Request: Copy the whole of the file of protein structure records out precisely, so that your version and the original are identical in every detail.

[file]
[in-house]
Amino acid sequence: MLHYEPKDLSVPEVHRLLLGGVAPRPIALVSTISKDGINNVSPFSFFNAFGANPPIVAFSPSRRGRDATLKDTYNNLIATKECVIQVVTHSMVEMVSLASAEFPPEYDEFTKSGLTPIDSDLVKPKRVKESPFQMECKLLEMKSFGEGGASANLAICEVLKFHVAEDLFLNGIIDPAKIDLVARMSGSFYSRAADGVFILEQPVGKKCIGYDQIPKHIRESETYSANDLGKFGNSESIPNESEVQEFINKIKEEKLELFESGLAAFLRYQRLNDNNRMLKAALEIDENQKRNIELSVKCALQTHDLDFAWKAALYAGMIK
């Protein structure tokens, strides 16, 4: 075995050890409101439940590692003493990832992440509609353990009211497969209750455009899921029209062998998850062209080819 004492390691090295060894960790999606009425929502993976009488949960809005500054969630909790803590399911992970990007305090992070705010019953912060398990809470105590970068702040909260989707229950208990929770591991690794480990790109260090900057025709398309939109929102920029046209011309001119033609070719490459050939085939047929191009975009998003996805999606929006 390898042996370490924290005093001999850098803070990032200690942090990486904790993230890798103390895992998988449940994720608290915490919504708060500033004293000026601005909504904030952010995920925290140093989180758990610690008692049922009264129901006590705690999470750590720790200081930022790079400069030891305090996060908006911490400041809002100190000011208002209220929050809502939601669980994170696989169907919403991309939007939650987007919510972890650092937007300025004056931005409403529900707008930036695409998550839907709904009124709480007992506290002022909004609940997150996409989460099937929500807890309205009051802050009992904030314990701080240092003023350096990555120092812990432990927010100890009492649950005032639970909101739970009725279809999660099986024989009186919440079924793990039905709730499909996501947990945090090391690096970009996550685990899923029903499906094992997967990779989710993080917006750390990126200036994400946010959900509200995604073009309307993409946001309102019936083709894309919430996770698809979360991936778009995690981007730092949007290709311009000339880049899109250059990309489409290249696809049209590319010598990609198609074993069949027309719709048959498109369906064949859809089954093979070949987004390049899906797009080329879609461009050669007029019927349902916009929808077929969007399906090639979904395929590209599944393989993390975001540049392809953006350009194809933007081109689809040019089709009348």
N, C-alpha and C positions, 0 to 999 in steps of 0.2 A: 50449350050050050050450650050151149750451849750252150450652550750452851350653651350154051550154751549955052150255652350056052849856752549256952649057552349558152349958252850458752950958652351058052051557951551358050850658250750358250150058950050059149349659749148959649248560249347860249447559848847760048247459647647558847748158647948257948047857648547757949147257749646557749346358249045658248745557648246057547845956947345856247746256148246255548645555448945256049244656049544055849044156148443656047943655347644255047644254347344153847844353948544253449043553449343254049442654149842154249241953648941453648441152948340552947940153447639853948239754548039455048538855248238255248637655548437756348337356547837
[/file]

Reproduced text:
[in-house]
Amino acid sequence: MLHYEPKDLSVPEVHRLLLGGVAPRPIALVSTISKDGINNVSPFSFFNAFGANPPIVAFSPSRRGRDATLKDTYNNLIATKECVIQVVTHSMVEMVSLASAEFPPEYDEFTKSGLTPIDSDLVKPKRVKESPFQMECKLLEMKSFGEGGASANLAICEVLKFHVAEDLFLNGIIDPAKIDLVARMSGSFYSRAADGVFILEQPVGKKCIGYDQIPKHIRESETYSANDLGKFGNSESIPNESEVQEFINKIKEEKLELFESGLAAFLRYQRLNDNNRMLKAALEIDENQKRNIELSVKCALQTHDLDFAWKAALYAGMIK
């Protein structure tokens, strides 16, 4: 075995050890409101439940590692003493990832992440509609353990009211497969209750455009899921029209062998998850062209080819 004492390691090295060894960790999606009425929502993976009488949960809005500054969630909790803590399911992970990007305090992070705010019953912060398990809470105590970068702040909260989707229950208990929770591991690794480990790109260090900057025709398309939109929102920029046209011309001119033609070719490459050939085939047929191009975009998003996805999606929006 390898042996370490924290005093001999850098803070990032200690942090990486904790993230890798103390895992998988449940994720608290915490919504708060500033004293000026601005909504904030952010995920925290140093989180758990610690008692049922009264129901006590705690999470750590720790200081930022790079400069030891305090996060908006911490400041809002100190000011208002209220929050809502939601669980994170696989169907919403991309939007939650987007919510972890650092937007300025004056931005409403529900707008930036695409998550839907709904009124709480007992506290002022909004609940997150996409989460099937929500807890309205009051802050009992904030314990701080240092003023350096990555120092812990432990927010100890009492649950005032639970909101739970009725279809999660099986024989009186919440079924793990039905709730499909996501947990945090090391690096970009996550685990899923029903499906094992997967990779989710993080917006750390990126200036994400946010959900509200995604073009309307993409946001309102019936083709894309919430996770698809979360991936778009995690981007730092949007290709311009000339880049899109250059990309489409290249696809049209590319010598990609198609074993069949027309719709048959498109369906064949859809089954093979070949987004390049899906797009080329879609461009050669007029019927349902916009929808077929969007399906090639979904395929590209599944393989993390975001540049392809953006350009194809933007081109689809040019089709009348």
N, C-alpha and C positions, 0 to 999 in steps of 0.2 A: 50449350050050050050450650050151149750451849750252150450652550750452851350653651350154051550154751549955052150255652350056052849856752549256952649057552349558152349958252850458752950958652351058052051557951551358050850658250750358250150058950050059149349659749148959649248560249347860249447559848847760048247459647647558847748158647948257948047857648547757949147257749646557749346358249045658248745557648246057547845956947345856247746256148246255548645555448945256049244656049544055849044156148443656047943655347644255047644254347344153847844353948544253449043553449343254049442654149842154249241953648941453648441152948340552947940153447639853948239754548039455048538855248238255248637655548437756348337356547837